CECIL ARBUTHNOT WHITE

 

 

Born: 17th August 1874, 10, Devonshire Place, Marylebone, London.

Baptised: 17th September 1874, at Holy Trinity Church, Marylebone Road, London. Parents: Robert Holmes White & Elizabeth Sarah White, of 10, Devonshire Place, Portland Street, Middlesex.

Died: 6th January 1900; age: 25; KiA at Suffolk Hill, Colesberg, Northern Cape, South Africa.

Residence: Boulge Hall, Woodbridge, Suffolk, and 10, Devonshire Place, Portland Street, Middlesex.

 

Cecil joined the Suffolk Regiment from the Derbyshire Regiment, 3rd Battalion in May 1897.

Promoted to Lieutenant – March 1899.

 

Rank: Lieutenant.

Regiment: Suffolk Regiment, 1st Battalion, South Africa Field Force.

 

Clasp Awarded: Cape Colony.

 

CENSUS

 

1881   10, Devonshire Place, Portland Street, Middlesex.

 

Cecil was 6 years old and living with his parents & siblings.

Robert Holmes White, 47, a Solicitor, born Blackheath, Kent.

Elizabeth Sarah White (nee Frith), 49, born Bombay, Maharashtra, India.

Margaret White, 17, born Marylebone.

Caroline Henrietta White, 15, born Marylebone.

Agnes Mary White, 10, born Marylebone.

Ralph Layard White, 9, born Marylebone.

1 governess.

1 nurse.

1 cook.

1 housemaid.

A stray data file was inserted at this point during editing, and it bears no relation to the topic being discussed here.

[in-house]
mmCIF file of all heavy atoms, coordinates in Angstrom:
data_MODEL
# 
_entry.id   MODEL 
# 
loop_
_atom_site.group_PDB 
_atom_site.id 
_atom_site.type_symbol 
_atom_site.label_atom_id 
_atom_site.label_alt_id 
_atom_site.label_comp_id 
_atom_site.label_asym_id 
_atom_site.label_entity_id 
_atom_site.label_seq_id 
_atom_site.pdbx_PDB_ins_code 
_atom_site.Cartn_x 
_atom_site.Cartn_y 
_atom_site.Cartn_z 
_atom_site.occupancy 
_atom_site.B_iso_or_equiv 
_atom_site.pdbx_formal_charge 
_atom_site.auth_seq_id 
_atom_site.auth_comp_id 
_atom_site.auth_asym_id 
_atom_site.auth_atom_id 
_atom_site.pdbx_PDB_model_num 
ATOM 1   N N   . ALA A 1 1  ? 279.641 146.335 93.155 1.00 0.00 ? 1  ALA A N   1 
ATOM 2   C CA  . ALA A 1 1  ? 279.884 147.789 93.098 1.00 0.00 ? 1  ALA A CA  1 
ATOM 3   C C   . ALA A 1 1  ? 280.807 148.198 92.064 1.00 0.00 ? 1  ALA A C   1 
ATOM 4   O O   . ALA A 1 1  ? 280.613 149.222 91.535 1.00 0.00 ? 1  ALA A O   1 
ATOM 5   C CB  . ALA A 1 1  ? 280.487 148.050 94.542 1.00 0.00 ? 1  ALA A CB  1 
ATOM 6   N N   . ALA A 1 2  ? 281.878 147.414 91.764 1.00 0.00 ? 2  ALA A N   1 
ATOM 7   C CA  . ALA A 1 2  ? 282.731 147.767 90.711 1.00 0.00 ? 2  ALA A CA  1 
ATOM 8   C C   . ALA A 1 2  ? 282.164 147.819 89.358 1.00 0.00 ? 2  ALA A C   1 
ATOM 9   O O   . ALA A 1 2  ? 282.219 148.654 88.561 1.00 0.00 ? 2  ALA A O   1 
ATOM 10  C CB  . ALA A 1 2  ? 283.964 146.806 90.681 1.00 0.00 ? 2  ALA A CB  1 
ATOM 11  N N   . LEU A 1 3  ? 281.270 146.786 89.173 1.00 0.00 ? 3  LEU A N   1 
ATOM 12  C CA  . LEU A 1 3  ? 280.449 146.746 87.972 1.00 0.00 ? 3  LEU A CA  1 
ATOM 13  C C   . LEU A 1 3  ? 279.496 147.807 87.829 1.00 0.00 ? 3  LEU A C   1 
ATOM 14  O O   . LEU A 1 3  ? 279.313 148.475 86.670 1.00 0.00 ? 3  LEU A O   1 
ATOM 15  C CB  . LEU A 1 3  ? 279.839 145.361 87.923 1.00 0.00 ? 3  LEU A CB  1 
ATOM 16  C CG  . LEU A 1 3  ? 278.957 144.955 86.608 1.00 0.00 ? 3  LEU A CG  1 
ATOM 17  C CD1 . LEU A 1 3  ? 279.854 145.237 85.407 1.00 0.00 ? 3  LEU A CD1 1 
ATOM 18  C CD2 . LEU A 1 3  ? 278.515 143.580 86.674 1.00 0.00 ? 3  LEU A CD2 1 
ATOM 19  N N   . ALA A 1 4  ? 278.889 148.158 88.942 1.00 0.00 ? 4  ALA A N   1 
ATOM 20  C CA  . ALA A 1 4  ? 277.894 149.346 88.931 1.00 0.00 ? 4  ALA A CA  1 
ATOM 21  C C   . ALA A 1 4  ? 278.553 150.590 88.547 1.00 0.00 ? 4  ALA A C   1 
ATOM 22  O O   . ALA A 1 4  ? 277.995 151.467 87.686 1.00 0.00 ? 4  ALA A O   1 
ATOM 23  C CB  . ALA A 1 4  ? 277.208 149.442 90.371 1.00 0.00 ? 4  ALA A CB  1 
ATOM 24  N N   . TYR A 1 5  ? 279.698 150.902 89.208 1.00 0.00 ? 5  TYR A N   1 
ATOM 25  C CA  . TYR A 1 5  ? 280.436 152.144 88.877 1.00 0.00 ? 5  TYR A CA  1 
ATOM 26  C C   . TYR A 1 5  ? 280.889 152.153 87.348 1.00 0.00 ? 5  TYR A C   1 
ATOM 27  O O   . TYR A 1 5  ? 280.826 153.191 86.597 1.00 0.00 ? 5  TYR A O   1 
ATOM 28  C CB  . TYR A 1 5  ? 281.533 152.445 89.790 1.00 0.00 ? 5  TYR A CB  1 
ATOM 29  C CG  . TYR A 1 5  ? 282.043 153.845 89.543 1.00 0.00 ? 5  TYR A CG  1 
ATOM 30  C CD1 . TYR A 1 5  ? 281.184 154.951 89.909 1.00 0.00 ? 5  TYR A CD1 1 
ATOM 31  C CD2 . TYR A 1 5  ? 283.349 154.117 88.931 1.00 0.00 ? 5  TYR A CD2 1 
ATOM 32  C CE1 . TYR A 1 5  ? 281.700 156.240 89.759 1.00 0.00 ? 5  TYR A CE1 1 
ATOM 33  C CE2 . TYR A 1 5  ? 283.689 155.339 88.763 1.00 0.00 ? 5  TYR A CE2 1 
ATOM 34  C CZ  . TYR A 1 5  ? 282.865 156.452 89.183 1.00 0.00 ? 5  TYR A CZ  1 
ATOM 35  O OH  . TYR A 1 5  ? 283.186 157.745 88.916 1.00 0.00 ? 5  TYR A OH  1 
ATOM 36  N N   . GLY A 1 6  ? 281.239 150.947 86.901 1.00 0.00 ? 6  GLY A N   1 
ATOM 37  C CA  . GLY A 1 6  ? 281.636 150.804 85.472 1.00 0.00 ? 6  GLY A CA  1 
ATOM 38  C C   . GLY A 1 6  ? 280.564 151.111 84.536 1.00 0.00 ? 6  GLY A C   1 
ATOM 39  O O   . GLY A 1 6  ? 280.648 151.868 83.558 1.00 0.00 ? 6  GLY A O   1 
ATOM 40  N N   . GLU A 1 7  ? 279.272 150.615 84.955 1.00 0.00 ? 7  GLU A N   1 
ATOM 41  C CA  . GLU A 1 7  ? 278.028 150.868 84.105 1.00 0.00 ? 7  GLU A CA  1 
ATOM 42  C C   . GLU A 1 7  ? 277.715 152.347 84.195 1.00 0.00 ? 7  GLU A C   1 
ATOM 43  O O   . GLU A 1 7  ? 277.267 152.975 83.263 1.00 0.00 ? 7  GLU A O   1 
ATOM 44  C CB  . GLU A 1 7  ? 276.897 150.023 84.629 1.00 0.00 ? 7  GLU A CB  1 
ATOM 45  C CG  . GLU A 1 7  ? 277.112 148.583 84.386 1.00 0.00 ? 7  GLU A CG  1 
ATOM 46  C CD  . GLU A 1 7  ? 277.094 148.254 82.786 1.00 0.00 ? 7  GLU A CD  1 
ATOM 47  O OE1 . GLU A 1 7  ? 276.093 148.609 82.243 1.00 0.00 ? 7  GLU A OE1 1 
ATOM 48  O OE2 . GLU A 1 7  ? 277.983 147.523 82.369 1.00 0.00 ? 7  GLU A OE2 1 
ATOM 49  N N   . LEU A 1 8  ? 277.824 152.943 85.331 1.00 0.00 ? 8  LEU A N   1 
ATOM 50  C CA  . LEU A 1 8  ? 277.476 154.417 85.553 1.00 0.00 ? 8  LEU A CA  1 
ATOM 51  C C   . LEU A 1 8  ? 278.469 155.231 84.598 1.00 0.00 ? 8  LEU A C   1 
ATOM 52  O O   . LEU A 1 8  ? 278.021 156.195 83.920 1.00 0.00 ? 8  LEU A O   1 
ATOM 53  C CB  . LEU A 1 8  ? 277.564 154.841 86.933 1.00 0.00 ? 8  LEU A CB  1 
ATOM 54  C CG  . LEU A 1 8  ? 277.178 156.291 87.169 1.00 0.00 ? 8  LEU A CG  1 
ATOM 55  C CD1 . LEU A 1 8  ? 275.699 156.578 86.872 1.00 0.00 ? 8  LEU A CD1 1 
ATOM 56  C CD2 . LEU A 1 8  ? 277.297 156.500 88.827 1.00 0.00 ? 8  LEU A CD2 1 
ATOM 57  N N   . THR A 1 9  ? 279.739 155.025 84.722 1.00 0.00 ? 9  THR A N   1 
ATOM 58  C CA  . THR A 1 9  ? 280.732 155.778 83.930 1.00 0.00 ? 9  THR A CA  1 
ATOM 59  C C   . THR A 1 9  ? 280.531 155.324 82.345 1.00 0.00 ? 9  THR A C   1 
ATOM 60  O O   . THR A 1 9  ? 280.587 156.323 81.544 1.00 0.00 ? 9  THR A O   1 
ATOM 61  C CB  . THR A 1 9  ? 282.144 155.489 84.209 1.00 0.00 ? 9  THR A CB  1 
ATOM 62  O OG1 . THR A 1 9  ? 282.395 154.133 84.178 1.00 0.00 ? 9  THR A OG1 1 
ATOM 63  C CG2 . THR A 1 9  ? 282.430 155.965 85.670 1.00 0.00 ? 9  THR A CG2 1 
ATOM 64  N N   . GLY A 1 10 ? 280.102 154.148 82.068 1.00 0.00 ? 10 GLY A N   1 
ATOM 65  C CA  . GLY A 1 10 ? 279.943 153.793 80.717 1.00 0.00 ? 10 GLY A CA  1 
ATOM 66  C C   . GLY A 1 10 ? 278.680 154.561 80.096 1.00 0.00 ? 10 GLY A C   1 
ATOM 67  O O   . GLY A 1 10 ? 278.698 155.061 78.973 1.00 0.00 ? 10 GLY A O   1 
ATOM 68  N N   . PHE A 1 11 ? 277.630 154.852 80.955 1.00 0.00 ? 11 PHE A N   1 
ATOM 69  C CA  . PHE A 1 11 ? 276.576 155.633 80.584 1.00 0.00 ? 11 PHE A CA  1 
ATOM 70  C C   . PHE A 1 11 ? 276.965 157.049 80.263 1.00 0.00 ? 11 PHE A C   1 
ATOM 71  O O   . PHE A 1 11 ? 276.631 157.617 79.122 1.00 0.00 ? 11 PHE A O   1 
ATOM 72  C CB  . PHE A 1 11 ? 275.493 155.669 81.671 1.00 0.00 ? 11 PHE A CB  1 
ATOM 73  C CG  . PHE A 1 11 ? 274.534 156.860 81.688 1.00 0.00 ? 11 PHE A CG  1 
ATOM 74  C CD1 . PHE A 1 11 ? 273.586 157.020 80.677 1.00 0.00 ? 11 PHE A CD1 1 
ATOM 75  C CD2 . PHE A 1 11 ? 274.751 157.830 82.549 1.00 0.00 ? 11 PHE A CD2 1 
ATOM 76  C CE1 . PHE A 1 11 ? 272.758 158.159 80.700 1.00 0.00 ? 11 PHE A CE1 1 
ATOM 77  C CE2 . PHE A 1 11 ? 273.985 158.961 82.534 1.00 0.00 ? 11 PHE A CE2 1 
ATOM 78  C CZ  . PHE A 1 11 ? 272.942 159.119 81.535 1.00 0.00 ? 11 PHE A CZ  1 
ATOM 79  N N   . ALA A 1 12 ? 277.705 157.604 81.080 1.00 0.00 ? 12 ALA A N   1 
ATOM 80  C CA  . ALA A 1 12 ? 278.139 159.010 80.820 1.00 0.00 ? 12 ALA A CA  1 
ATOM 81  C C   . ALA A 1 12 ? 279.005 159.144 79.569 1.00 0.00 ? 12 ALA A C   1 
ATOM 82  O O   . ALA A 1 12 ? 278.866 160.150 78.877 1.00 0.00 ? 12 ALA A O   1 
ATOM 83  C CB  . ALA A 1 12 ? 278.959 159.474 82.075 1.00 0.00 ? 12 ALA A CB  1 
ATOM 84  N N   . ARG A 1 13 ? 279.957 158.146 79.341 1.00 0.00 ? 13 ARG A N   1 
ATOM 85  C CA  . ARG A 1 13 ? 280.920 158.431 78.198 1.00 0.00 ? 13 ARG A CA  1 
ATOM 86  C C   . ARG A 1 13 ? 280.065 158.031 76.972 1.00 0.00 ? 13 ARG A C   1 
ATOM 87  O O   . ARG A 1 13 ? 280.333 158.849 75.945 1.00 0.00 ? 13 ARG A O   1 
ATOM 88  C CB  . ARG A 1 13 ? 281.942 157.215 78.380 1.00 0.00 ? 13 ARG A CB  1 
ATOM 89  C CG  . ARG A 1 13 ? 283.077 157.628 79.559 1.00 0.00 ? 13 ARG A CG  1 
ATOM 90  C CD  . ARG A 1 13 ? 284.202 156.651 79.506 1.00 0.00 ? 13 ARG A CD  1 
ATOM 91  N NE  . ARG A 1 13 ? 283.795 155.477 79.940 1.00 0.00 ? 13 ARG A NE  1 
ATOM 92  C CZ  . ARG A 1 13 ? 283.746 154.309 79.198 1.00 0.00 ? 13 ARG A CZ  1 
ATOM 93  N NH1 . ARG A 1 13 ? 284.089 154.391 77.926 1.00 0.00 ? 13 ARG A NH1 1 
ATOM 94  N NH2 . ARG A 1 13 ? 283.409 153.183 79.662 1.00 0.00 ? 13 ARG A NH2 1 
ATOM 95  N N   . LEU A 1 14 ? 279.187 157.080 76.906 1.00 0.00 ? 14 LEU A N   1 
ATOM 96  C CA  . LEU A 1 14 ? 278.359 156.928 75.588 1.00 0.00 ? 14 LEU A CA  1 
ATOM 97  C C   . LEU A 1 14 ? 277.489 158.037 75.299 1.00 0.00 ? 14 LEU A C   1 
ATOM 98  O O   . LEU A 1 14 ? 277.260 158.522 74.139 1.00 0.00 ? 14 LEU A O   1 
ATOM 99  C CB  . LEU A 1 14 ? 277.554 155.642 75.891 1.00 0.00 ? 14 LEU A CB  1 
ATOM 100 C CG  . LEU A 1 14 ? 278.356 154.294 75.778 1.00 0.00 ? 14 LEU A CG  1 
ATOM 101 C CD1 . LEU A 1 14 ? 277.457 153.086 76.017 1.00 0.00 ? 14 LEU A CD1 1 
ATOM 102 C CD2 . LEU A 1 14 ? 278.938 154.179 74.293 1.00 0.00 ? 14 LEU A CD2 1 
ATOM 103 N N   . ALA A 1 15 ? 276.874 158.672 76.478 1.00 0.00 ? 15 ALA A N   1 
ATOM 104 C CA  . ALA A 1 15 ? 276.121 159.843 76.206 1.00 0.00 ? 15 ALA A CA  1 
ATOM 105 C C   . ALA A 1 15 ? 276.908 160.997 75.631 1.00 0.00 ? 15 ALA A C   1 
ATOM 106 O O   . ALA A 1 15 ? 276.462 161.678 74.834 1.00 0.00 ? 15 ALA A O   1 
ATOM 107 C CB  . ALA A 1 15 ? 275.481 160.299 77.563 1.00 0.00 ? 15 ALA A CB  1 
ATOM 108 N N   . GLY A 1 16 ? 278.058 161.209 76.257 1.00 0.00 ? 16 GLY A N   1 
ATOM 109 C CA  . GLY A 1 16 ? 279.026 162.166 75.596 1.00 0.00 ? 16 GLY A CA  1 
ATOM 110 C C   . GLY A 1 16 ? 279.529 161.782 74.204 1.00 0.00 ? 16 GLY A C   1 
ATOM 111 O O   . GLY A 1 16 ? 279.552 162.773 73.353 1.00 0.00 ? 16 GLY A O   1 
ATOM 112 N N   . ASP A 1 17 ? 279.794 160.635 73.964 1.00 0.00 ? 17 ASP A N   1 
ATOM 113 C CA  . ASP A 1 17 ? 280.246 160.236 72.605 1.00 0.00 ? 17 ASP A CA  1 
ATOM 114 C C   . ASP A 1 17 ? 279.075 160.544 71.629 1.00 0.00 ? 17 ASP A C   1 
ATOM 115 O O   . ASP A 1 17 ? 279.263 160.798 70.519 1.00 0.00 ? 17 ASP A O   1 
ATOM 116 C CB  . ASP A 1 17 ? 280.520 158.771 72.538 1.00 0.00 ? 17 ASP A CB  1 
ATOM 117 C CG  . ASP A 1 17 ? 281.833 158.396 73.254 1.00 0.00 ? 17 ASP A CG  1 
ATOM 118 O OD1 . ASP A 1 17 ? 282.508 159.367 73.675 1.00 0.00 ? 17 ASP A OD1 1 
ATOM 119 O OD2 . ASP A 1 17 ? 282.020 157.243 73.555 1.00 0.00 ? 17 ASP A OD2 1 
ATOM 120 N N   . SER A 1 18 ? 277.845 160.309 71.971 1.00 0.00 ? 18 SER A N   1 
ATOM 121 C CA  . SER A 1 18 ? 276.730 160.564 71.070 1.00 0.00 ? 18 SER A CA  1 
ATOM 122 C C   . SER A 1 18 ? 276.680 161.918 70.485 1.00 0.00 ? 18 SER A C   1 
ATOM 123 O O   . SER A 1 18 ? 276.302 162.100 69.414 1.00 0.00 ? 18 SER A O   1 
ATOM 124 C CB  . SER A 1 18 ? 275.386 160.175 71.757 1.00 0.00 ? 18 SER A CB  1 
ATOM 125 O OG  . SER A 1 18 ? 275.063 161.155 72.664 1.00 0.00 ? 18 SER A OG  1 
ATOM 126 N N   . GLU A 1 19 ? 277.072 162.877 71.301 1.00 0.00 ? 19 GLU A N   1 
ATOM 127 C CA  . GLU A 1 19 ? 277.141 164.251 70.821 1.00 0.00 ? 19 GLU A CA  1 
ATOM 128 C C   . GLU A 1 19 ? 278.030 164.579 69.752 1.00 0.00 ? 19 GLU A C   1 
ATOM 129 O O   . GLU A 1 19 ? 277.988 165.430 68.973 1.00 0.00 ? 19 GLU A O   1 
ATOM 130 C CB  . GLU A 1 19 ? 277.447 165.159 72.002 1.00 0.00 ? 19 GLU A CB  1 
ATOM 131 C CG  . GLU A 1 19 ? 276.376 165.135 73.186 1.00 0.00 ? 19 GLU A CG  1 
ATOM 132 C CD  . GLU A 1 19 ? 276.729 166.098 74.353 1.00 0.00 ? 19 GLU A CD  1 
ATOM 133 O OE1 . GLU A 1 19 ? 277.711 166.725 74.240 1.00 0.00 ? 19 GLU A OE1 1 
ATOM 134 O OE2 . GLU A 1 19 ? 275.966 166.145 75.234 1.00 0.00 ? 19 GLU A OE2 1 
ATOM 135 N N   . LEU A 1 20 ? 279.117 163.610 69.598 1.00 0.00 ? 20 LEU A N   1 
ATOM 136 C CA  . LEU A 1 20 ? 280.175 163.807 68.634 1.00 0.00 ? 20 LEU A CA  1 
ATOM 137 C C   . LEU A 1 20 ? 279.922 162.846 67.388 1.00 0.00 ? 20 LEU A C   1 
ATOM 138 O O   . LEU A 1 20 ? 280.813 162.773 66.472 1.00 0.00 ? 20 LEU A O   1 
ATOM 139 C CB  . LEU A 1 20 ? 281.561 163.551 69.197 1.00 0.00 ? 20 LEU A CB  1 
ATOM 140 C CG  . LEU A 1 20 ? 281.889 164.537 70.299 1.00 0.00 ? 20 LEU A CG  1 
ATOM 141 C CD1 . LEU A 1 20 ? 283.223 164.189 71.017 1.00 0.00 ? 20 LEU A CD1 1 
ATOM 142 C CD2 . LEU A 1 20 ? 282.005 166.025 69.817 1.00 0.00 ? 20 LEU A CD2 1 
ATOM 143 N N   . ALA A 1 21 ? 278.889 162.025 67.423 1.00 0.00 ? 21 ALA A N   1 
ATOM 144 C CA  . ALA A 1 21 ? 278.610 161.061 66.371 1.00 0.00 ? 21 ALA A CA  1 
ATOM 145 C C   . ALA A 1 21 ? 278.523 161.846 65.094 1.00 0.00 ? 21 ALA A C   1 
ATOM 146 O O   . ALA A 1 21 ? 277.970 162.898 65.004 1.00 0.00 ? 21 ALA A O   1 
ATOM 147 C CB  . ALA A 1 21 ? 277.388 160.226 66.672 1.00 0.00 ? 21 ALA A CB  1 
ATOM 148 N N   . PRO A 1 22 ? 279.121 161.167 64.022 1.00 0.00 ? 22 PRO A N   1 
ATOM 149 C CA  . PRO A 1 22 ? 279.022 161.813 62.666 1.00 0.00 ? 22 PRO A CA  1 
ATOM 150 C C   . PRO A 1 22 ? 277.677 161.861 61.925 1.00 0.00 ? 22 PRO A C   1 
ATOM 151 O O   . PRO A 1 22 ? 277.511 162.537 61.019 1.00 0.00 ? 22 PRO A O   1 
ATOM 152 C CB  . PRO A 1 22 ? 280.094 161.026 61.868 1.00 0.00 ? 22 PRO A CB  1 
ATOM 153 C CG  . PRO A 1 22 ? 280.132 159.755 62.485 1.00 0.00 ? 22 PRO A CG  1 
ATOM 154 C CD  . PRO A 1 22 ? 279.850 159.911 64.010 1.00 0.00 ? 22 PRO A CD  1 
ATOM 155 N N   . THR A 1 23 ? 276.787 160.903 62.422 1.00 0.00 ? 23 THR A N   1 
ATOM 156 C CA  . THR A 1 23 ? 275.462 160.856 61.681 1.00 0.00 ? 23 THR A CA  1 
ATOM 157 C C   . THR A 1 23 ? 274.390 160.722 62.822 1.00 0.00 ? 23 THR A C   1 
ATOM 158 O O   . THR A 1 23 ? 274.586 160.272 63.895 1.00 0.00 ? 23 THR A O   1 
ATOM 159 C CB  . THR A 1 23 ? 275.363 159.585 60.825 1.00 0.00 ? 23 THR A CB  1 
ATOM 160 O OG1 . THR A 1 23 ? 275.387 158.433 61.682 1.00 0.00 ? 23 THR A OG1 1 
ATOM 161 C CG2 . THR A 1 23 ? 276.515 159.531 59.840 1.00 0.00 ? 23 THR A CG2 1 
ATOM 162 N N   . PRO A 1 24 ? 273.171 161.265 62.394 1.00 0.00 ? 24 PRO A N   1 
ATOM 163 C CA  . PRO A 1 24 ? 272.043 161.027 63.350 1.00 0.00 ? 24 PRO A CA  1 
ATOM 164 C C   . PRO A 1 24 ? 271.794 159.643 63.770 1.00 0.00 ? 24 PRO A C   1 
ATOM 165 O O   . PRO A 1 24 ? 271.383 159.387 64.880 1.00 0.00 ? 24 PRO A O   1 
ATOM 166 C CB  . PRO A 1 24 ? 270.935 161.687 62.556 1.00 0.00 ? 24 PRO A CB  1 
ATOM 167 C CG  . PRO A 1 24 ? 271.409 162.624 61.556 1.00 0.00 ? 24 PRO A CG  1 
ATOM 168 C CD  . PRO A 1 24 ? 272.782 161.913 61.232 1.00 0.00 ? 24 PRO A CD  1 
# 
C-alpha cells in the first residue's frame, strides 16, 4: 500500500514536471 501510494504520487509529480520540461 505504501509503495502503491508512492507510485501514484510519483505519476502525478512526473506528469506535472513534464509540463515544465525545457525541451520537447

1 under housemaid.

1 ladysmaid.

1 under nurse.

1 kitchenmaid.

1 footman.

 

Cecil was educated at Eton College, Windsor – Durnford House.

 

Cecil was a Lieutenant when he became a Freemason, and a member of the St. John & St. Paul Lodge, Malta – Lodge Number 349 – Initiation Date 4th October 1897.

 

Probate to Robert Holmes White, Esq. – father.

 

Cecil is also remembered on the Boer War memorial at Lupton Chapel, Eton College, Berkshire, and on a stained glass window at St. Michael’s Church, Scott’s Lane, Boulge, Suffolk. The window dedicated on the 25th October 1901 to his, and his fellow comrades memory is situated in the north wall, shows the Suffolk Regiment badge, and St. Michael and Gabriel, and two angels holding scrolls inside trompe-l’oeil aedicules.

One of the notable Battles with a large loss of Suffolk life was the “Battle of Suffolk hill” at Colesberg, Northern Cape 5th- 6th January 1900. The hill was originally called Red or Grassy Hill. The Suffolk regiment was ordered to make a night attack on a Boer position on the heights, four companies, 354 of all ranks, set out at midnight under the command of Col. Watson. The Suffolks were met by a storm of bullets. The Colonel was amongst the first to fall, and the party later retired with 11 officers and 150+ men killed, wounded or captured.

The Boer War.

Suffolk Regiment 

Posted in BOER WAR, Suffolk Regiment

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